Good things come to those who wait, they say. However, the European Commission’s long awaited decision to adopt the new EU-US Data Privacy Framework, following the completion of commitments under President Joe Biden's October 2022 Executive Order, is, as expected, dividing opinion.
Last Monday the European Commission released a statement saying that their review found “the United States ensures an adequate level of protection – comparable to that of the European Union – for personal data transferred from the EU to US companies under the new framework”. As such personal data can be transferred from the EU to US companies participating in the framework without any additional data protection requirements to be put in place.
For many businesses this opens up the global stage for collaboration by providing clarity on a number of new safeguards, including:
But critics of the decision state that the new framework does nothing to address the original concerns raised by the European Court of Justice (ECJ) in its Schrems II decision, which invalidated the EU-US Privacy Shield in July 2020. In particular, concerns relating to US surveillance practices with respect to EU citizens.
Max Schrems, board member at digital rights advocate group nyob, commented, “We now had 'Harbors', 'Umbrellas', 'Shields' and 'Frameworks' - but no substantial change in US surveillance law. The press statements of today are almost a literal copy of the ones from the past 23 years. Just announcing that something is 'new', 'robust' or 'effective' does not cut it before the Court of Justice. We would need changes in US surveillance law to make this work - and we simply don't have it."
FISA 702 seems to be the sticking point here. Privacy advocates are asking for a reform to this law to give non-US persons reasonable privacy protections against US government surveillance. Whilst both sides agree FISA 702 violates fundamental rights under the 4th Amendment for US citizens, it is deemed that non-US persons do not have constitutional rights in the US - hence a violation of their right to privacy is not covered by the 4th Amendment.
Time will tell if the new EU-US Data Privacy Framework will provide the necessary data protections in practice. However, considering the tempestuous history surrounding the framework, organisations wishing to utilise this route for transatlantic data flows should lean heavily on the recommended technical security requirements, such as encryption, to ensure they can meet the data subject’s basic fundamental right to privacy - regardless of the challenges and iterations, this framework will likely see over time.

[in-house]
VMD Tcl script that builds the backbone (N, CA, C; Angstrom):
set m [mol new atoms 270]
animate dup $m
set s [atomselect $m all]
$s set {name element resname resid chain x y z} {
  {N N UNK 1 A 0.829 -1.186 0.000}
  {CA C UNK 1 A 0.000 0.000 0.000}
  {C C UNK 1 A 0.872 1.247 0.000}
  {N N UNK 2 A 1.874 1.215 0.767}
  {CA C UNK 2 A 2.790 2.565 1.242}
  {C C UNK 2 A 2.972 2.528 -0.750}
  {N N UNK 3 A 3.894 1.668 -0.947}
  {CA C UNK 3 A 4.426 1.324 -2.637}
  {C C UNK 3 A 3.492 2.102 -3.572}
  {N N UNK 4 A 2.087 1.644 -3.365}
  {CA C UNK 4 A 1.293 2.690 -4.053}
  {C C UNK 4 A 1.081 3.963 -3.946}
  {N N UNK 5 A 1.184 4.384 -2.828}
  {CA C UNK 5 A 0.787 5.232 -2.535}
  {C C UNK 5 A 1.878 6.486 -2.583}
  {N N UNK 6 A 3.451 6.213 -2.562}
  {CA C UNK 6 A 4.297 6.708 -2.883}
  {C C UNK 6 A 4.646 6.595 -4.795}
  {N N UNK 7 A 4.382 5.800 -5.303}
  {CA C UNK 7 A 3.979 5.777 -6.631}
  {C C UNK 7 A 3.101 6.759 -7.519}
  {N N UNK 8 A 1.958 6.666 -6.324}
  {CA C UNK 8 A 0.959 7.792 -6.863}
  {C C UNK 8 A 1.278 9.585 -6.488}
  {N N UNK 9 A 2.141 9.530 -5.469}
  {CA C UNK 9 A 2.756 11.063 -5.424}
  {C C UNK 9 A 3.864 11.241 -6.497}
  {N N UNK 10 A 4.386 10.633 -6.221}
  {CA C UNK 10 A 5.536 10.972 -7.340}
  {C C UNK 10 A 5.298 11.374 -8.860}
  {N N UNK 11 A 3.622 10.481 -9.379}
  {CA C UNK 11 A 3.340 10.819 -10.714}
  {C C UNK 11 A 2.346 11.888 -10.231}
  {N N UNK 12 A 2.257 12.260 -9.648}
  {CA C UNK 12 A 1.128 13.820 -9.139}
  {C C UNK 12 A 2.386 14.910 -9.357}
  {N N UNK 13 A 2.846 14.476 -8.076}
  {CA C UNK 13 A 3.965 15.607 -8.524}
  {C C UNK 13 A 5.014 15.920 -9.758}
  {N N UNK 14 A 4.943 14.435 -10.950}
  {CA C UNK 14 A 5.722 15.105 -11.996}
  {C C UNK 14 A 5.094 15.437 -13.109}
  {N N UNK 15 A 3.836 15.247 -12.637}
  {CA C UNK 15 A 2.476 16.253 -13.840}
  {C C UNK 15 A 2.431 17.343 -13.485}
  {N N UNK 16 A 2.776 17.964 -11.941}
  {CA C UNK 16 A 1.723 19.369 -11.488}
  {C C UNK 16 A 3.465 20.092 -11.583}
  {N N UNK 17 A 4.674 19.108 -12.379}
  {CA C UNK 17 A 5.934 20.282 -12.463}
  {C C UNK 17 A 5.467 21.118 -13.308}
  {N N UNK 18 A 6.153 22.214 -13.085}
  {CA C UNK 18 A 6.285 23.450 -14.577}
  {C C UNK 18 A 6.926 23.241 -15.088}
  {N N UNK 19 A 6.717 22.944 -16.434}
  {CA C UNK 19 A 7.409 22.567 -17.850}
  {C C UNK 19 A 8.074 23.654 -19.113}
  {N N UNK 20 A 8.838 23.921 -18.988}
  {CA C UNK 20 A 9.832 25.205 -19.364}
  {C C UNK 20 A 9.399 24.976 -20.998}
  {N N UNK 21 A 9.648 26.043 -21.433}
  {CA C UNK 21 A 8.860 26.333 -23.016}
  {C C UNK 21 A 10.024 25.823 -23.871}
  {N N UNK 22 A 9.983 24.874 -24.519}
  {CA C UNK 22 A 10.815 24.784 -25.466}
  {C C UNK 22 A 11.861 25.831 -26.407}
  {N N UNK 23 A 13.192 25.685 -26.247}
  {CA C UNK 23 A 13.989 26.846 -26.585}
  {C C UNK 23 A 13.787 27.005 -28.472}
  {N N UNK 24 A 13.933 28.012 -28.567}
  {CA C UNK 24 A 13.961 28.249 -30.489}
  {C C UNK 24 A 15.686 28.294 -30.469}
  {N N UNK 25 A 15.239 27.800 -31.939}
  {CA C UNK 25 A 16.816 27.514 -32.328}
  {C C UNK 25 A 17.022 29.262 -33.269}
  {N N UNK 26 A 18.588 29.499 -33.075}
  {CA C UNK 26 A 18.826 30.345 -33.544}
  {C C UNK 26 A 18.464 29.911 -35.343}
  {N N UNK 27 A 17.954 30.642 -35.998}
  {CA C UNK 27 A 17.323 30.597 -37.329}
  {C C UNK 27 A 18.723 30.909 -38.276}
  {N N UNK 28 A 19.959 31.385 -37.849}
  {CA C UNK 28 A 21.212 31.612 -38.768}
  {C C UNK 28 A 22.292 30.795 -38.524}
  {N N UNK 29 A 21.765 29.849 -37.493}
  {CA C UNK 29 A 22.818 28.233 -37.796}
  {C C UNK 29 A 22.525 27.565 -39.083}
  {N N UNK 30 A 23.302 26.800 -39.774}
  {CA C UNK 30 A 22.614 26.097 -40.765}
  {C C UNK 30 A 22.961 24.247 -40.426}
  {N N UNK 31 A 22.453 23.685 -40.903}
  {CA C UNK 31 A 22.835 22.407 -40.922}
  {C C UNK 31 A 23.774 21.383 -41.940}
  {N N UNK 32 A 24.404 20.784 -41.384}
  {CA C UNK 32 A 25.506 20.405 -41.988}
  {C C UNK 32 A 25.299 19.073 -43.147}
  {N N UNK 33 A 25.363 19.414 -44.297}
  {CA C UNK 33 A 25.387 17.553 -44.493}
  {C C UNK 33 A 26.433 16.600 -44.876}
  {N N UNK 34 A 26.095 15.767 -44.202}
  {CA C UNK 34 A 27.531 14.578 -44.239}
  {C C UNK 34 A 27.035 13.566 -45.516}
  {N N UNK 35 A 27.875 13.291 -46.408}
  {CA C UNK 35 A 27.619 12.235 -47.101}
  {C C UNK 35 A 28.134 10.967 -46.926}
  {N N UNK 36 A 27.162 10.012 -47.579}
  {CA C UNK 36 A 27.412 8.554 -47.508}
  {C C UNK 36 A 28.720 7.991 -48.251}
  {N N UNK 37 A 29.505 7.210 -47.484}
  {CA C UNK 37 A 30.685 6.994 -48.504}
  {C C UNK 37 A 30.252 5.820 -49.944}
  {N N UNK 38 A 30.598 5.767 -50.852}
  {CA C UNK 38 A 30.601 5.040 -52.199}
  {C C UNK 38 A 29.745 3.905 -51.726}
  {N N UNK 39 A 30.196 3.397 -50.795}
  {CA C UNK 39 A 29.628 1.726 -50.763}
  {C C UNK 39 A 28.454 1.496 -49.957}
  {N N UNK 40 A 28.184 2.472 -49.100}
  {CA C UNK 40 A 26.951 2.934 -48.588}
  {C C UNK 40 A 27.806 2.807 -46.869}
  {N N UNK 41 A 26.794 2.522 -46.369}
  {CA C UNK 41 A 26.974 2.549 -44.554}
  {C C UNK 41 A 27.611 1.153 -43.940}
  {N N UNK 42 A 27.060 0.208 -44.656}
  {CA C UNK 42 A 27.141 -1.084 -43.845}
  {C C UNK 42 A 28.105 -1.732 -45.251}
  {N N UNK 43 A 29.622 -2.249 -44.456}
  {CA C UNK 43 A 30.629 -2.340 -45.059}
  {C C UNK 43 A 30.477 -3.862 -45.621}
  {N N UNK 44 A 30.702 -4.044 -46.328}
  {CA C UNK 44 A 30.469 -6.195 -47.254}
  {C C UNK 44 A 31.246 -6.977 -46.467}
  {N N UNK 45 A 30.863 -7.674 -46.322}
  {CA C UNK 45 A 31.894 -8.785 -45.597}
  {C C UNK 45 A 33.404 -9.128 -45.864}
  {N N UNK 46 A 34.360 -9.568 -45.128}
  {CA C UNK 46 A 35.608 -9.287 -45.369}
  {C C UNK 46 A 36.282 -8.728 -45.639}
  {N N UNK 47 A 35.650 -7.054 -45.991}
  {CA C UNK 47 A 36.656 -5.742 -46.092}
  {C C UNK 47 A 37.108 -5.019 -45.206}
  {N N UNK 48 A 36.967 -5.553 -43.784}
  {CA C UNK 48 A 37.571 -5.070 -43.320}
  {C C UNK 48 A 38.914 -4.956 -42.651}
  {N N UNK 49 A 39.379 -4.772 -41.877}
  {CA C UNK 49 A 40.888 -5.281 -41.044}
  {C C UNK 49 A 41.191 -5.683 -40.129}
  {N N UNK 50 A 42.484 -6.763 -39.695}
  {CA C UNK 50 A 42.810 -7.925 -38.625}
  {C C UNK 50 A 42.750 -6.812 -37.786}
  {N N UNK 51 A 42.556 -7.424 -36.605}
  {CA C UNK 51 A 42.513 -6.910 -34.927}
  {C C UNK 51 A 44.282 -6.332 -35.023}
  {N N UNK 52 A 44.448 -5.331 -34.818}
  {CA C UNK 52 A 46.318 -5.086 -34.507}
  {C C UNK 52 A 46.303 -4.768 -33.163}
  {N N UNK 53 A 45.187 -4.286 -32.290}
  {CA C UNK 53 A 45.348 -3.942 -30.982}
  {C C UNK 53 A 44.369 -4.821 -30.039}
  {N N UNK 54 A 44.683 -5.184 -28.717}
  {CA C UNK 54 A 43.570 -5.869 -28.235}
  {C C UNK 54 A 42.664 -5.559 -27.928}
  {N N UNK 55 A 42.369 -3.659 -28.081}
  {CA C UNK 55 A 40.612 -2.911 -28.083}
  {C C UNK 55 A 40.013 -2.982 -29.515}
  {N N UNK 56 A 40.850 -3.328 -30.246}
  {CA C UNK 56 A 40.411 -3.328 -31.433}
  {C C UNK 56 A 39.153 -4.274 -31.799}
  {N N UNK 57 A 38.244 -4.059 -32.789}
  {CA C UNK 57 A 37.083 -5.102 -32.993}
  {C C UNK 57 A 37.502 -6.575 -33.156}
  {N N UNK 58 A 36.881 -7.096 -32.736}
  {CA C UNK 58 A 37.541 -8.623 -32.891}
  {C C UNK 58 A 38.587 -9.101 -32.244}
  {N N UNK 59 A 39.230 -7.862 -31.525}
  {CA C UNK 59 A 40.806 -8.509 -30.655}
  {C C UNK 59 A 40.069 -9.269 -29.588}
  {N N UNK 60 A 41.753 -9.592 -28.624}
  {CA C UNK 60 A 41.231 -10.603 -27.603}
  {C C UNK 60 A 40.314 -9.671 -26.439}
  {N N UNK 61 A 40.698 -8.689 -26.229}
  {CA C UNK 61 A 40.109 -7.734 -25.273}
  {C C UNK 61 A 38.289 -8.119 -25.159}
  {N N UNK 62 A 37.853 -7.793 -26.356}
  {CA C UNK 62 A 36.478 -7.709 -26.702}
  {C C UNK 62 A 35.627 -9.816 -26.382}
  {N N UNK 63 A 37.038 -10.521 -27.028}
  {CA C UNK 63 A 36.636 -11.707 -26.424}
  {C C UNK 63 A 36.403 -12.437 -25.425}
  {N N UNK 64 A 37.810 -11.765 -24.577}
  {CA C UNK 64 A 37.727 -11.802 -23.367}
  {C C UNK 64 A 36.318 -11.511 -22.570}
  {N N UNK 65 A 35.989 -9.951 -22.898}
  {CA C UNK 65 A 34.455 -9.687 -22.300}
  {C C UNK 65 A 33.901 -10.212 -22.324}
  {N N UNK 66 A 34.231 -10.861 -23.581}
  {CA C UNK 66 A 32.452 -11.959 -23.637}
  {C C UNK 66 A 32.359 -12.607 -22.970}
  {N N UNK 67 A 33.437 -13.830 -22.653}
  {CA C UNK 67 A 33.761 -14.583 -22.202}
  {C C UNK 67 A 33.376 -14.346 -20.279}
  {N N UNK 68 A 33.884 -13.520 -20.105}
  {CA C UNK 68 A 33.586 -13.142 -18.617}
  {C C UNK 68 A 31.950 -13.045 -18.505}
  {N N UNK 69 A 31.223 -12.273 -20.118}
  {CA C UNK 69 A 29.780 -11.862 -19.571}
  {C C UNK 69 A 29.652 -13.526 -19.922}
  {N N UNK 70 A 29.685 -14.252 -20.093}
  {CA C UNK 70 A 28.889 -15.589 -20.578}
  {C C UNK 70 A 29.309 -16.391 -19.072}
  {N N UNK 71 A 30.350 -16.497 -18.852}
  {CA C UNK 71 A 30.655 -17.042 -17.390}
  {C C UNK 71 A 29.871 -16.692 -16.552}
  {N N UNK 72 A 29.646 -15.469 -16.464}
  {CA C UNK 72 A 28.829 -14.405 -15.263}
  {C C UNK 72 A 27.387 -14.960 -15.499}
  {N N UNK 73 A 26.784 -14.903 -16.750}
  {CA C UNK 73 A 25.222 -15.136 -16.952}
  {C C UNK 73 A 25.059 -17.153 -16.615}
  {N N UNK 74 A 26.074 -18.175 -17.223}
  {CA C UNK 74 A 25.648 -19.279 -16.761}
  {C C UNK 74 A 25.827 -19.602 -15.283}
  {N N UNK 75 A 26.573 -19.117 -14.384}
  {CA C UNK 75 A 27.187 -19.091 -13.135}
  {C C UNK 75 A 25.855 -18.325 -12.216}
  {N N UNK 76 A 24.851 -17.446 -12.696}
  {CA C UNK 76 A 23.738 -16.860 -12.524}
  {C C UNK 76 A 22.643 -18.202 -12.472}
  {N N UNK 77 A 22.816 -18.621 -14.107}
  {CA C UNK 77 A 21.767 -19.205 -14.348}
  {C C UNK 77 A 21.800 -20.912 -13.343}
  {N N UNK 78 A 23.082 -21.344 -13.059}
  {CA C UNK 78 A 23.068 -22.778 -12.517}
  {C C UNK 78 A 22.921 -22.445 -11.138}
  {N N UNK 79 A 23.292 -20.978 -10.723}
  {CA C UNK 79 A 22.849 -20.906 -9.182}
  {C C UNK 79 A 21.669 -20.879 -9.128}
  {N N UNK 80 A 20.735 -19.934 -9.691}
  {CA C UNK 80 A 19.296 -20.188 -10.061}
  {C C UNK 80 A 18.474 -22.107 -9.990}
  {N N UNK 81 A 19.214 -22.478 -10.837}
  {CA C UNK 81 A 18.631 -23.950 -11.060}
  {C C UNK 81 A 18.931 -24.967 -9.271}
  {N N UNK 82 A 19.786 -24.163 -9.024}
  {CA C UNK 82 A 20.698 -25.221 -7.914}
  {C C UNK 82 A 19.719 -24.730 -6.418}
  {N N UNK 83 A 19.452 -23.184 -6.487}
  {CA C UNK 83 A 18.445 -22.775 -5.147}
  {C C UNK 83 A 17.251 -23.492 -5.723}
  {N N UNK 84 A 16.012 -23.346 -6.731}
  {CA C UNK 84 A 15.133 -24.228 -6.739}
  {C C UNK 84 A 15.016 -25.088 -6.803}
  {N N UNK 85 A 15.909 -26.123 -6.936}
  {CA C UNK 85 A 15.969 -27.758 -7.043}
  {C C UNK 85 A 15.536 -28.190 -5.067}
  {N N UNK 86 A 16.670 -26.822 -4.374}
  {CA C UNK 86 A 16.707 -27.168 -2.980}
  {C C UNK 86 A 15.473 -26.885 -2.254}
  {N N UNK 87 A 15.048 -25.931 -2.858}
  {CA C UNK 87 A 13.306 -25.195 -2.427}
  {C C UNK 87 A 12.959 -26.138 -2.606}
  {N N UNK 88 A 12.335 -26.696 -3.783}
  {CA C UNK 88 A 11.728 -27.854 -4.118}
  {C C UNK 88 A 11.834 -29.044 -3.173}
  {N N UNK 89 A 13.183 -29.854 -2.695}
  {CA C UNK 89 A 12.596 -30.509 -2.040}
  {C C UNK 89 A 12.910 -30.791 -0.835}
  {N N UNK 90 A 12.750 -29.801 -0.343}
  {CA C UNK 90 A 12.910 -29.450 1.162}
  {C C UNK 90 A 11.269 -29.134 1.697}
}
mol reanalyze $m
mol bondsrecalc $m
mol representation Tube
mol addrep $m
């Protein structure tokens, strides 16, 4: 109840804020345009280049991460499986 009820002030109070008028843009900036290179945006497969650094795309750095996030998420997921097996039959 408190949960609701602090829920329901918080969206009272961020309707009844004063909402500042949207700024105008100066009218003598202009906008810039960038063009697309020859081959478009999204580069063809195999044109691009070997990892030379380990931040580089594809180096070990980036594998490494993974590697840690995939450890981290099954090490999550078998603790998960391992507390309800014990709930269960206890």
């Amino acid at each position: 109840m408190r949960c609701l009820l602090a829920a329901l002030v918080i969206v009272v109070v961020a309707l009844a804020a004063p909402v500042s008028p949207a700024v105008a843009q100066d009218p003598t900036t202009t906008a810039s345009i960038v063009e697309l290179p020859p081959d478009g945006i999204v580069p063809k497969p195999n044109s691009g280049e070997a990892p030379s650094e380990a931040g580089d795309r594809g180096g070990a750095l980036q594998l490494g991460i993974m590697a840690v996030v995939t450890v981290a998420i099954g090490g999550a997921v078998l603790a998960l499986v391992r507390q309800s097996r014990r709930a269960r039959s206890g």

Encrypting data that needs to be shared with US companies from the EU, ensures that only the intended subject can access and decrypt that data. Even if that data were to be subpoenaed by the US government, all they would see is code or ciphertext, unless the data owner provided them access.
It's a robust and fail-safe way to allow the necessary sharing of data to do business without leaving it open to extraction by unintended third parties. One would argue that this should be standard business practice to protect any data that needs to be shared in the spirit of business collaboration.
The EU-US Data Privacy Framework is a complex but important issue, and organisations should watch closely. It is expected that a review will take place within a year of the framework's adoption but many believe that it could be even sooner.
If you need advice on how to implement encryption at your organisation, Virtru can help. Our solutions enable over 8,000 organisations worldwide to easily share data to do business - without sacrificing security or privacy. Contact the Virtru team today for more information.
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